Steven P. Stratton, Ph.D.: Associate Professor of Medicine and Director, Scientific Review Committee, University of Arizona Cancer Center. (Stratton SP, Saboda KL, Myrdal PB, Gupta A, McKenzie NE, Brooks C, Salasche SJ, Warneke JA, Ranger-Moore J, Bozzo PD, Blanchard J, Einspahr JG, Dorr RT, Levine N, Alberts DS. Phase I study of topical perillyl alcohol cream for chemoprevention of skin cancer. Nutr Cancer 60(3):325-30, 2008).
Mary E. Reid, Ph.D.: Associate Professor of Oncology, Director of Collaborative Research, Department of Medicine, Roswell Park Cancer Center. (Reid M, Duffield-Lillico AJ, Slate E, Natarajan N, Turnbull B, Jacobs E, Combs Jr., GF, Alberts DS, Clark L and Marshall JR. The nutritional prevention of cancer: 400 mcg per day selenium treatment. Nutr Cancer 60(2):155-63, 2008).
James R. Marshall, Ph.D.: Sr. Vice President for Cancer Prevention and Population Sciences; Chair, Dept. of Cancer Prevention and Population Sciences, Roswell Park Cancer Institute. (Marshall J, Tangen C, Sakr W, Wood D, Berry D, Klein E, Lippman S, Parnes H, Alberts D, Jarrard D, Lee WR, Crawford ED, Ely B, Ray M, Davis W, Minasian L, Thompson I. Phase III trial of selenium to prevent prostate cancer in men with high-grade prostatic intraepithelial neoplasia: SWOG- S9917. Cancer Prev Res, 4:1761-96, 2011).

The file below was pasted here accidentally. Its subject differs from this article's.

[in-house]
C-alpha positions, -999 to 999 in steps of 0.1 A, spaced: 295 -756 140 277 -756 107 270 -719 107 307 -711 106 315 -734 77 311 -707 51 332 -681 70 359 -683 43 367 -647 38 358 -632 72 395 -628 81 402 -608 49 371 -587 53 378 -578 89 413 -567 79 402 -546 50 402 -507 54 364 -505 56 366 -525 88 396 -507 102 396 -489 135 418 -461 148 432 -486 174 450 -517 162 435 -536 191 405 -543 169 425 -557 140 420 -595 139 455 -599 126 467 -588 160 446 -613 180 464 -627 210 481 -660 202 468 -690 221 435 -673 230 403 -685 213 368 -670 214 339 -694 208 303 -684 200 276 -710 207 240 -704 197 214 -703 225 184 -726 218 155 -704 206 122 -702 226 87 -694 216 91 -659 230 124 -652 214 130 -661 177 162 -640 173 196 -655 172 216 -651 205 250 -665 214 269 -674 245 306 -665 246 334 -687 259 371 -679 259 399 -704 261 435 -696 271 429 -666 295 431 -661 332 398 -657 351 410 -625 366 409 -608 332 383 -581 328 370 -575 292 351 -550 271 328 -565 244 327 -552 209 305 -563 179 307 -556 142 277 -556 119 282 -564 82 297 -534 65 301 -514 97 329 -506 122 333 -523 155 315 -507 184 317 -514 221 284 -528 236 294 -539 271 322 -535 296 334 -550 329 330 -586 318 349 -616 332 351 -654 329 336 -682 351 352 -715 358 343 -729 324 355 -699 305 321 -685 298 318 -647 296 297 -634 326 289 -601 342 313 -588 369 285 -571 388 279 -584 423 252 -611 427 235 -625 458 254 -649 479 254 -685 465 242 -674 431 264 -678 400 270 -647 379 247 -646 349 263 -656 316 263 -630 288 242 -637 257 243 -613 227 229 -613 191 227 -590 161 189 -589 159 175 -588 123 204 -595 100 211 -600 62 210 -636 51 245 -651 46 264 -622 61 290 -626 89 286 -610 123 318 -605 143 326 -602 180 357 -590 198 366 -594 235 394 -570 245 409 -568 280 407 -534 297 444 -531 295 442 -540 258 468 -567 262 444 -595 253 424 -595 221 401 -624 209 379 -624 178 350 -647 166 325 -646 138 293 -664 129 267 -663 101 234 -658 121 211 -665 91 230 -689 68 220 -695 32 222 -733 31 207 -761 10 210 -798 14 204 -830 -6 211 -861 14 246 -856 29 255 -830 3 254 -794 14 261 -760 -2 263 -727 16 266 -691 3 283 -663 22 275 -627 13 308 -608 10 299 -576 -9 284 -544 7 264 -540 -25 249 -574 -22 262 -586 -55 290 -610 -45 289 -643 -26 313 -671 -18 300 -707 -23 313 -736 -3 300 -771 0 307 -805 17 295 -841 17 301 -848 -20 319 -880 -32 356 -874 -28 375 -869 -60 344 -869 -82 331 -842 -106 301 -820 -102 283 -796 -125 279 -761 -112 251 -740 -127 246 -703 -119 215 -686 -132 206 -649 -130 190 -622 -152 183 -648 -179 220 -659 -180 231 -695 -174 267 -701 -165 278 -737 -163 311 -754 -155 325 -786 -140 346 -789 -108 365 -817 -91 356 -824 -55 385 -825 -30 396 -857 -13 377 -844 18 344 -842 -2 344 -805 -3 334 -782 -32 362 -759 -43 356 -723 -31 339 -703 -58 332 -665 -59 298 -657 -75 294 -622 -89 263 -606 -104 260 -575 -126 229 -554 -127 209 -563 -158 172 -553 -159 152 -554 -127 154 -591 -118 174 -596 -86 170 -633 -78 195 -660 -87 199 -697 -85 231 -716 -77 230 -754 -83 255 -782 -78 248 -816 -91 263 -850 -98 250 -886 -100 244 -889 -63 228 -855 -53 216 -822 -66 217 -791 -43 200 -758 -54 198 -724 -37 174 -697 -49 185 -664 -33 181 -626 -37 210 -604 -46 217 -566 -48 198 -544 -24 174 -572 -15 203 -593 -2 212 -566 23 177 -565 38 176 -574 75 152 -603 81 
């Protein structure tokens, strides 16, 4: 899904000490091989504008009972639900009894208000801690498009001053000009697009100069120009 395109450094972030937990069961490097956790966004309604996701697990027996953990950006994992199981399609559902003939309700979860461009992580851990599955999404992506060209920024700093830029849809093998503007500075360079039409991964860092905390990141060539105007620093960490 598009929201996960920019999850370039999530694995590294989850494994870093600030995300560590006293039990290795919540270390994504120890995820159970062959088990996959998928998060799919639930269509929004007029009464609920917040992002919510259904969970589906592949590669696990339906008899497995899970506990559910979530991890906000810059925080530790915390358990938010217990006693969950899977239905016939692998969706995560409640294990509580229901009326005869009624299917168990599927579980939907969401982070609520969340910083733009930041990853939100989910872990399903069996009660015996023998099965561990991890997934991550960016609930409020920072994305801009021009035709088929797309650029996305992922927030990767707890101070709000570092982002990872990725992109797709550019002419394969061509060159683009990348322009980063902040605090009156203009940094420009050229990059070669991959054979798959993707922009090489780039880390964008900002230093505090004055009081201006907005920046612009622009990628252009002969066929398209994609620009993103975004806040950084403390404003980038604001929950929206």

Elizabeth Jacobs, Ph.D.: Associate Professor, Epidemiology, Univ. Arizona Cancer Center. (Jacobs ET, Giuliano AR, Roe DJ, Guillen-Rodriguez JM, Alberts DS, Martinez ME. Baseline dietary fiber intake and colorectal adenoma recurrence in the Wheat Bran Fiber Randomized Trial. J Natl Cancer Inst 94:1620-5, 2002).
Cyndi Thomson, Ph.D., R.D.: Professor, Public Health, Health Promotion Sciences, Director, Univ. Arizona Canyon Ranch Center for Prevention & Health Promotion, Univ. Arizona Cancer Center. (Thomson CA, Giuliano AR, Shaw JW, Rock CL, Ritenbaugh CK, Hakim IA, Hollenbach KA, Alberts DS, Pierce JP. Diet and biomarkers of oxidative damage in women previously treated for breast cancer. Nutr Cancer 51(2):146-54, 2005).